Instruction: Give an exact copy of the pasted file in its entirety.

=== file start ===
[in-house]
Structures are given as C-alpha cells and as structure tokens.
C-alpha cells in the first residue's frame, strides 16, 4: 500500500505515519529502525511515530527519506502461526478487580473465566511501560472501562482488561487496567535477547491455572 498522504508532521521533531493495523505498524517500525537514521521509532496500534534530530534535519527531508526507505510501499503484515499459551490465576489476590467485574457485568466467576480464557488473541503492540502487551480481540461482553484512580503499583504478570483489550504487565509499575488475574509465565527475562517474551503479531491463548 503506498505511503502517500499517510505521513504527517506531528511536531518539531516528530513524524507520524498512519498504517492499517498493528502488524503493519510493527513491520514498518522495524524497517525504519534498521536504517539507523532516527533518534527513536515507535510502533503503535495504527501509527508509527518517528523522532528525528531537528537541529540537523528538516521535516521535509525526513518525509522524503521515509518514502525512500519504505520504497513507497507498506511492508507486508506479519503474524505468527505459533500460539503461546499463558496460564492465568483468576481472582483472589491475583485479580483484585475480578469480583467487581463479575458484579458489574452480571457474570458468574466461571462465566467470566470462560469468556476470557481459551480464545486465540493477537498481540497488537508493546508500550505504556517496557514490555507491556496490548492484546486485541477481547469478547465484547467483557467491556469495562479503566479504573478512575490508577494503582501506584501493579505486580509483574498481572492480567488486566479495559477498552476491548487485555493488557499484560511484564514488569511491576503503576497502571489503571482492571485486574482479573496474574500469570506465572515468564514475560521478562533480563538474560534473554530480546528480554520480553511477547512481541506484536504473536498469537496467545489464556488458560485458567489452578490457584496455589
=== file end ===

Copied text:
[in-house]
Structures are given as C-alpha cells and as structure tokens.
C-alpha cells in the first residue's frame, strides 16, 4: 500500500505515519529502525511515530527519506502461526478487580473465566511501560472501562482488561487496567535477547491455572 498522504508532521521533531493495523505498524517500525537514521521509532496500534534530530534535519527531508526507505510501499503484515499459551490465576489476590467485574457485568466467576480464557488473541503492540502487551480481540461482553484512580503499583504478570483489550504487565509499575488475574509465565527475562517474551503479531491463548 503506498505511503502517500499517510505521513504527517506531528511536531518539531516528530513524524507520524498512519498504517492499517498493528502488524503493519510493527513491520514498518522495524524497517525504519534498521536504517539507523532516527533518534527513536515507535510502533503503535495504527501509527508509527518517528523522532528525528531537528537541529540537523528538516521535516521535509525526513518525509522524503521515509518514502525512500519504505520504497513507497507498506511492508507486508506479519503474524505468527505459533500460539503461546499463558496460564492465568483468576481472582483472589491475583485479580483484585475480578469480583467487581463479575458484579458489574452480571457474570458468574466461571462465566467470566470462560469468556476470557481459551480464545486465540493477537498481540497488537508493546508500550505504556517496557514490555507491556496490548492484546486485541477481547469478547465484547467483557467491556469495562479503566479504573478512575490508577494503582501506584501493579505486580509483574498481572492480567488486566479495559477498552476491548487485555493488557499484560511484564514488569511491576503503576497502571489503571482492571485486574482479573496474574500469570506465572515468564514475560521478562533480563538474560534473554530480546528480554520480553511477547512481541506484536504473536498469537496467545489464556488458560485458567489452578490457584496455589